One of Christ’s major endeavors as a social activist was to tear down the walls that separate humanity and to unite all of mankind under the banner of divine love. The Jewish community during his time was in a tumultuous state of tension between its religious identity and a growing Roman presence. Among the varying responses from the Jewish community, one of the most prevalent was that of the Pharisees. They believed that the redemption of Israel would come from a strict adherence to the complex codes of holiness and purity. Christ made clear, though, that it is Yahweh’s love, compassion, and mercy that supercede the walls that we build to separate and compartmentalize ourselves. He wanted to override the barriers that separate Jews and Greeks, Slaves and Free, prostitutes and tax-collectors, Pharisees and Saducees, rich and poor with divine love. We are called to do the same.

While there are very real issues that separate the religions of the world, our points of commonality are far greater. In loving one another we must understand, dig deeper into our differences. We must move away from a polemic approach to one another and toward a respectful appreciation for religious diversity. We must come to the table with humility and a sincere desire to grow.

In “The Dialogue Decalogue,” Leonard Swidler lists some commandments for effective inter-religious dialogue.

1. The purpose of dialogue is to increase understanding.

2. Participants should engage in both interfaith and inter-religious dialogue.

3. Participants should be honest and sincere.

4. Participants should assume that other participants are equally honest and sincere.

5. Each participant should be allowed self-definition.

6. There should be no preconceptions as to areas of disagreement.

7. Dialogue can only occur between equals.

8. Dialogue can only occur where there is mutual trust.

9. Participants must be self-critical of their religious traditions.

10. Participants must attempt to experience how the traditions of others affect them holistically.

Basically, interfaith dialogue brings people of faith together, creates a loving, respectful relationship between them, and offers immeasurable growth to every party.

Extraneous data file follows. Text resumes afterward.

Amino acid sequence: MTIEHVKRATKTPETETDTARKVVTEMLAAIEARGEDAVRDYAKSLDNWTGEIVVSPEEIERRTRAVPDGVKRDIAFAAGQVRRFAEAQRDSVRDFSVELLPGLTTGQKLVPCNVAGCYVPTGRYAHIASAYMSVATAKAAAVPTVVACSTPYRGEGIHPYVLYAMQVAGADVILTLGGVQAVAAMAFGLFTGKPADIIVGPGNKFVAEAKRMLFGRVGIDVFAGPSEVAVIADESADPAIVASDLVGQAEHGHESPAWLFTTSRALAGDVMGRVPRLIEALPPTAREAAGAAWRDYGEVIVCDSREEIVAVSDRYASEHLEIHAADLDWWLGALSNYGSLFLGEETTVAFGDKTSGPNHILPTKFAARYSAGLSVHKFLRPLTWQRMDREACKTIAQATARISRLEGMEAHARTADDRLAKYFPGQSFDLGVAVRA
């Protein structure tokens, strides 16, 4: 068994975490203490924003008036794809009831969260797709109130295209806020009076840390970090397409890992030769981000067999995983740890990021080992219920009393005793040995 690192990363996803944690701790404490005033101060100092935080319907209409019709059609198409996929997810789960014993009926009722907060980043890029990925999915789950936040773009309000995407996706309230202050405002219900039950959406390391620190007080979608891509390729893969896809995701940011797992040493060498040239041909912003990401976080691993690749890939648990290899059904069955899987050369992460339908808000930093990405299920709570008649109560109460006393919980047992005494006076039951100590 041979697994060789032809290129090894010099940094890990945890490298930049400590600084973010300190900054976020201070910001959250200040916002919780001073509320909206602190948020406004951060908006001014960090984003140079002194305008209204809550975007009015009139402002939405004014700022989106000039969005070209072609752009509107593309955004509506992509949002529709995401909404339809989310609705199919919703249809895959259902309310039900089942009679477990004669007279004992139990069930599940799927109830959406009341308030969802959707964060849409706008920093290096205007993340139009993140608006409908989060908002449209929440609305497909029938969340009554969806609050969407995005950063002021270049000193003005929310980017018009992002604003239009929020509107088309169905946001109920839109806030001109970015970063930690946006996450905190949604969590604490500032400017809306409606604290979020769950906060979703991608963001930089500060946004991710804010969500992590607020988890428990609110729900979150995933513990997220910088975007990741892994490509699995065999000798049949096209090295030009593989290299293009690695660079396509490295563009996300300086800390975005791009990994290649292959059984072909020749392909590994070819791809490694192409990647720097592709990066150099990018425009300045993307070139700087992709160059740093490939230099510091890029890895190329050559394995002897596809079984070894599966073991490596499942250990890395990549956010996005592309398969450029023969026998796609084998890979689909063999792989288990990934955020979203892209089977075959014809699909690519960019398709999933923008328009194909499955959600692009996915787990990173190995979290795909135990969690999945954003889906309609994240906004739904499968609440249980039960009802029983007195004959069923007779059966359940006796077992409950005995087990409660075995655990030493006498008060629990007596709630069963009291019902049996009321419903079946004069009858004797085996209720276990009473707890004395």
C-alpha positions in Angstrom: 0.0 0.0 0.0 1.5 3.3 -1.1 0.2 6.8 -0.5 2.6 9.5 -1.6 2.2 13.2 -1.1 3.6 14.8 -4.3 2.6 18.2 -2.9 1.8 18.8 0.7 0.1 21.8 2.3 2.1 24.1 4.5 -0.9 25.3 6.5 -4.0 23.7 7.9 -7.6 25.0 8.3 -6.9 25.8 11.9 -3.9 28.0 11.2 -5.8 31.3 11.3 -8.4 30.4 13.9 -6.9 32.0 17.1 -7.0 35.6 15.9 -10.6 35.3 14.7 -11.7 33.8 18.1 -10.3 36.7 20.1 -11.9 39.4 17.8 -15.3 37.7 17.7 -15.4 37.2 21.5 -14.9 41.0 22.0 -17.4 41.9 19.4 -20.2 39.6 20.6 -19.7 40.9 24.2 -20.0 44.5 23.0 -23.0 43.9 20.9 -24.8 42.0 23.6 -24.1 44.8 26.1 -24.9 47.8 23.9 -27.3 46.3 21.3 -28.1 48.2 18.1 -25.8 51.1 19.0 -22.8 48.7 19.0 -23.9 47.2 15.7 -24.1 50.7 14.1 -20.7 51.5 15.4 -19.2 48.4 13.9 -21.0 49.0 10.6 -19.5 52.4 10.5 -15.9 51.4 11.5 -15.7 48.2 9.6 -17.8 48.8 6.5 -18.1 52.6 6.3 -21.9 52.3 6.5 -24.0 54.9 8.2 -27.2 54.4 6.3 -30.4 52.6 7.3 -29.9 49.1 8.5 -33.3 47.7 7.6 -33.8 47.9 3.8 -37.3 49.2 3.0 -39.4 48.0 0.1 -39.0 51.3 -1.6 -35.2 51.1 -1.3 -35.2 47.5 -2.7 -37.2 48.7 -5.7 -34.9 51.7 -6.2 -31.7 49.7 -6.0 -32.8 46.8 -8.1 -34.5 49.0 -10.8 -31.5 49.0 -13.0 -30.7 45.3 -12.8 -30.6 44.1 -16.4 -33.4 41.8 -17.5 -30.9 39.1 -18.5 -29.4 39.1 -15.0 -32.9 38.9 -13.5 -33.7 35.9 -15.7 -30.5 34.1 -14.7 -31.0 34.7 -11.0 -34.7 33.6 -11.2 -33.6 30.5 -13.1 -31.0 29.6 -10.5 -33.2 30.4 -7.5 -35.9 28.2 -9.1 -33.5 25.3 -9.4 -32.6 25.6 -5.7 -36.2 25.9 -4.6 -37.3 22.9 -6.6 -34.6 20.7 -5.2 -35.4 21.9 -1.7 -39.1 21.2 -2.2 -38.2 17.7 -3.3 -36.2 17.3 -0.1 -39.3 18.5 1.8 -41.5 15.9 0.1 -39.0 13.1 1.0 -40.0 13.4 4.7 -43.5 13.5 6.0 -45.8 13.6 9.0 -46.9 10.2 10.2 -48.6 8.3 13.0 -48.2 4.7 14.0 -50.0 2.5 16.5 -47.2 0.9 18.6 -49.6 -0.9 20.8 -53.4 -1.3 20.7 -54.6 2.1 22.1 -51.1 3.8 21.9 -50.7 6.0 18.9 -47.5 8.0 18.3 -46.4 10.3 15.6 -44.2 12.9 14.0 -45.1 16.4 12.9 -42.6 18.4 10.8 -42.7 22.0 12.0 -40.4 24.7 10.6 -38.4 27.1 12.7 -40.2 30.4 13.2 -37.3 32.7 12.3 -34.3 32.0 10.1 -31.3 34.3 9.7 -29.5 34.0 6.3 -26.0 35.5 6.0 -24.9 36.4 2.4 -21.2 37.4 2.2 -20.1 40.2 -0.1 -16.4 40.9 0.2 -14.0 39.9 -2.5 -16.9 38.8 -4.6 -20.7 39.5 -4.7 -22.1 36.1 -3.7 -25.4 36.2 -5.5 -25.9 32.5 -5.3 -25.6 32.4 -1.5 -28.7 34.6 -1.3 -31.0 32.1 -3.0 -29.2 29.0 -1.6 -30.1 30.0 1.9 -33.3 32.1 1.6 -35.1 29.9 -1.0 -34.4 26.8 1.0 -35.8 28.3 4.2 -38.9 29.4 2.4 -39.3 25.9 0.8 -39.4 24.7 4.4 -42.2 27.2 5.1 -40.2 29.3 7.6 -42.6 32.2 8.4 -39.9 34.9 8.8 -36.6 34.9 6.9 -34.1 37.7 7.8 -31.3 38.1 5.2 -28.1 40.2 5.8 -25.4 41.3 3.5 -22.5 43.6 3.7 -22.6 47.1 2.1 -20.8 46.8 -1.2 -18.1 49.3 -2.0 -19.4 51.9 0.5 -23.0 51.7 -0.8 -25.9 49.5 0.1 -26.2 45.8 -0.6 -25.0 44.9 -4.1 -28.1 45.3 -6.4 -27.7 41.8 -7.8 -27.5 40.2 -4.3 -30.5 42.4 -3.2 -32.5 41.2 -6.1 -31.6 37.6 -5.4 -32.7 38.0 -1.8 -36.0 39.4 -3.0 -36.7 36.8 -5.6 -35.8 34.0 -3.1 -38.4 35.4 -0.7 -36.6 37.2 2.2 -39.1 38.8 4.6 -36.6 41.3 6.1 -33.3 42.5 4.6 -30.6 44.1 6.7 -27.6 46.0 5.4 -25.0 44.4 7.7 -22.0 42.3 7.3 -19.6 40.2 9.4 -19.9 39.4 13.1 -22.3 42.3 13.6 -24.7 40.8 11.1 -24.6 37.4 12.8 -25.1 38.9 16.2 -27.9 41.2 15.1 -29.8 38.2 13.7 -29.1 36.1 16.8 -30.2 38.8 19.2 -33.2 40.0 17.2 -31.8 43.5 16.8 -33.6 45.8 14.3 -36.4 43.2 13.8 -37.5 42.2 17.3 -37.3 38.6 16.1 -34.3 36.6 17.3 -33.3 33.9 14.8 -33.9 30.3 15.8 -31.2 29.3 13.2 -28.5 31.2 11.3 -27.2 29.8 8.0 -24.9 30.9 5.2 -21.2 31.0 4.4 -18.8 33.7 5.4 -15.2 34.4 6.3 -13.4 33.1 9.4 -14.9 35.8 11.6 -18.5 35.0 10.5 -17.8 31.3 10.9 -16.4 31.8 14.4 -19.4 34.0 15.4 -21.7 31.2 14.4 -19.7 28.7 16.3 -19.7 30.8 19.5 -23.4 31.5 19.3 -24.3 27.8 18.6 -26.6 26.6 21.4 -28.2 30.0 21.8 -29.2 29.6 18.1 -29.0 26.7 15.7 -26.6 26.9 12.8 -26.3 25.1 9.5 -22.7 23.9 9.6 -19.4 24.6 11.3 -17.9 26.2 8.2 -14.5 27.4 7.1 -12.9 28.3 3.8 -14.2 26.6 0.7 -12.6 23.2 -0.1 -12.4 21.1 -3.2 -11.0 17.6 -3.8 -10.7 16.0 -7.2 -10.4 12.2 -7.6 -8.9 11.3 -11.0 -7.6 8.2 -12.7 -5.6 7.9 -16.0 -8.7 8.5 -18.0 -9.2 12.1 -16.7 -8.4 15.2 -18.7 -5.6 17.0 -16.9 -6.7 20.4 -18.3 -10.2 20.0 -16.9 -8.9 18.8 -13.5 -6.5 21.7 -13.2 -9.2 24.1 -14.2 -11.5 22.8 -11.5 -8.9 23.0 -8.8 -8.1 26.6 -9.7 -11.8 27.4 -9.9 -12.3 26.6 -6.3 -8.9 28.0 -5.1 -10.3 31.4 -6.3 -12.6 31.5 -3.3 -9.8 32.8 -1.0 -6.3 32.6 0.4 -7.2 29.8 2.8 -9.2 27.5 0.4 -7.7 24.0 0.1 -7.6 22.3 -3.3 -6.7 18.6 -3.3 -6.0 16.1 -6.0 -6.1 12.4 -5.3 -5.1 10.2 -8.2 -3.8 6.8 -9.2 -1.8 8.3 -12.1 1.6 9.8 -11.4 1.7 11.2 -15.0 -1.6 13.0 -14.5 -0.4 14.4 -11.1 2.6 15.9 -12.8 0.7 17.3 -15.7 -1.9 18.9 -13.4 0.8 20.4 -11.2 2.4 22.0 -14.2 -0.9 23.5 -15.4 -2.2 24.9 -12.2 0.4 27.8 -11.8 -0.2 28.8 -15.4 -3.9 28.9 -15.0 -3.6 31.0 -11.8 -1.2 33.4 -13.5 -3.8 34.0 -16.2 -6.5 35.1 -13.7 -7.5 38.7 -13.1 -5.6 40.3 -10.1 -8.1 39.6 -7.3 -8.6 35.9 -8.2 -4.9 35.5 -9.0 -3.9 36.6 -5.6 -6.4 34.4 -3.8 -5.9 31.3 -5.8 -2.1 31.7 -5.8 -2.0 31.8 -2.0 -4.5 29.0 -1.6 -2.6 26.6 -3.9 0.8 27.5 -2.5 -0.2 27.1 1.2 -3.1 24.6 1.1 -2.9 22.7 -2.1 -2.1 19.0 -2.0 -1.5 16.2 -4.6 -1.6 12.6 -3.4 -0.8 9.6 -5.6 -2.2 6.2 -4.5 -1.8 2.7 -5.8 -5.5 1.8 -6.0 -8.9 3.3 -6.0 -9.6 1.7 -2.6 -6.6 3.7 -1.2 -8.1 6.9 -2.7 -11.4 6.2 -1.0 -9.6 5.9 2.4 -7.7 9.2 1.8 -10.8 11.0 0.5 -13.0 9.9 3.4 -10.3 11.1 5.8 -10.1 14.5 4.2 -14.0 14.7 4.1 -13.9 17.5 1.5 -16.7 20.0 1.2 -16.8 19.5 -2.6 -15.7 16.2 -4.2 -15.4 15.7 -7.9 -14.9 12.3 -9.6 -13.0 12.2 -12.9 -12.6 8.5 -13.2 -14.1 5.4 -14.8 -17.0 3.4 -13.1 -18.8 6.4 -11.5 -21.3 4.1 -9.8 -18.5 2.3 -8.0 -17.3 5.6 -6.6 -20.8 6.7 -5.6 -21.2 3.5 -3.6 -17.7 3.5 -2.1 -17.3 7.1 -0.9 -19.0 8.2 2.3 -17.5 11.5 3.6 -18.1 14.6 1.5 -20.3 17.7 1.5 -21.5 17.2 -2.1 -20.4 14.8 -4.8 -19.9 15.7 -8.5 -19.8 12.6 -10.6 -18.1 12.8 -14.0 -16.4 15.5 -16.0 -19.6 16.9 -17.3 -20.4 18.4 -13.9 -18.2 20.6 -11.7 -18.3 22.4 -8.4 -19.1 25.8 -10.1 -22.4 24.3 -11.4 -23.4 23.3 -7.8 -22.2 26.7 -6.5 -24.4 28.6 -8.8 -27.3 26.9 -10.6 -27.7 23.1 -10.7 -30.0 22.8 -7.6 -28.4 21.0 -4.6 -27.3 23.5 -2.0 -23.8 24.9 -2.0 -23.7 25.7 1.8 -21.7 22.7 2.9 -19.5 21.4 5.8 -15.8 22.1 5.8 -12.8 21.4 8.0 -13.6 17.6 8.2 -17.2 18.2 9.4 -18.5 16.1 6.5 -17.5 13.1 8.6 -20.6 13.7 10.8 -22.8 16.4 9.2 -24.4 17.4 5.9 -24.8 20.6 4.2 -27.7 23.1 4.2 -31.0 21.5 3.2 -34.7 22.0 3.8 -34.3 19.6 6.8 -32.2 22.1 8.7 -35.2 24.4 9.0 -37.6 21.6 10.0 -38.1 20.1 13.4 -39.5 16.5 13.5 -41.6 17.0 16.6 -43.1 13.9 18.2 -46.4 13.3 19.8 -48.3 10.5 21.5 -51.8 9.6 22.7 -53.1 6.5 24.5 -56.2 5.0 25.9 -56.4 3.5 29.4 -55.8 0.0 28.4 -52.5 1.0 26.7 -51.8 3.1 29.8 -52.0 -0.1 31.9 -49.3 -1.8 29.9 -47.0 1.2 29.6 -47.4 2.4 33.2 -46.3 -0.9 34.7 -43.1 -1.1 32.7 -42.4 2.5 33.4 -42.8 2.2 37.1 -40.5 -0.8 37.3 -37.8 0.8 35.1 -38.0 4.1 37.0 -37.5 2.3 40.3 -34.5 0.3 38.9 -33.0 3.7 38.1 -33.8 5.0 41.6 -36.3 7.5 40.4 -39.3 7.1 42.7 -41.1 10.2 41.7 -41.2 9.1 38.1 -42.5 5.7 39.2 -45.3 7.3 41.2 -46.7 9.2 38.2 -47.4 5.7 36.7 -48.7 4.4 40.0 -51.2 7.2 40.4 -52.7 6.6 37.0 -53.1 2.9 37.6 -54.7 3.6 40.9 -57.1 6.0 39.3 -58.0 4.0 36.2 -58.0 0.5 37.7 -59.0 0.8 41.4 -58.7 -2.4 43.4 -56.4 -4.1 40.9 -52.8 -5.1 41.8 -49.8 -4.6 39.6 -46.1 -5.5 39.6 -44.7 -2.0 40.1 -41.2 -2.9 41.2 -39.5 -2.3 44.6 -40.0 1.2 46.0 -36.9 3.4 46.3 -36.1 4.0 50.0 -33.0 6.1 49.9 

I know I’m running on some really broad, abstract ideas, so I want to offer my real, personal experience with interfaith dialogue. My interest in dialogue between religions and within my own faith goes far back, but my recent trip to Turkey transformed that interest into something much deeper and more passionate.

We traveled all over the country, visiting important cultural and religious sites and spending time with people who were a part of this huge movement in Turkey and within Islam. The movement stems from the teachings of Fethullah Gulen, a religious leader and social activist.

I also left with a massive charge on my heart to bring Christianity to the table with equal fervor and conviction. We need to step it up, join our voices in this exciting and hopeful journey toward peace through understanding and education. We have so much to gain, and so much to offer.

I want to leave you with a quote by Huston Smith. “What a strange fellowship this is, the God-seekers in every land lifting their voices in the most disparate way imaginable to the God of all life. How does it sound from above? Like bedlam, or do the strains blend in strange, ethereal harmony? Does one faith carry the lead, or do the parts share in counterpoint and antiphony where not in full-throated chorus? We cannot know. All we can do is try to listen carefully and with full attention to each voice in turn as it addresses the divine.”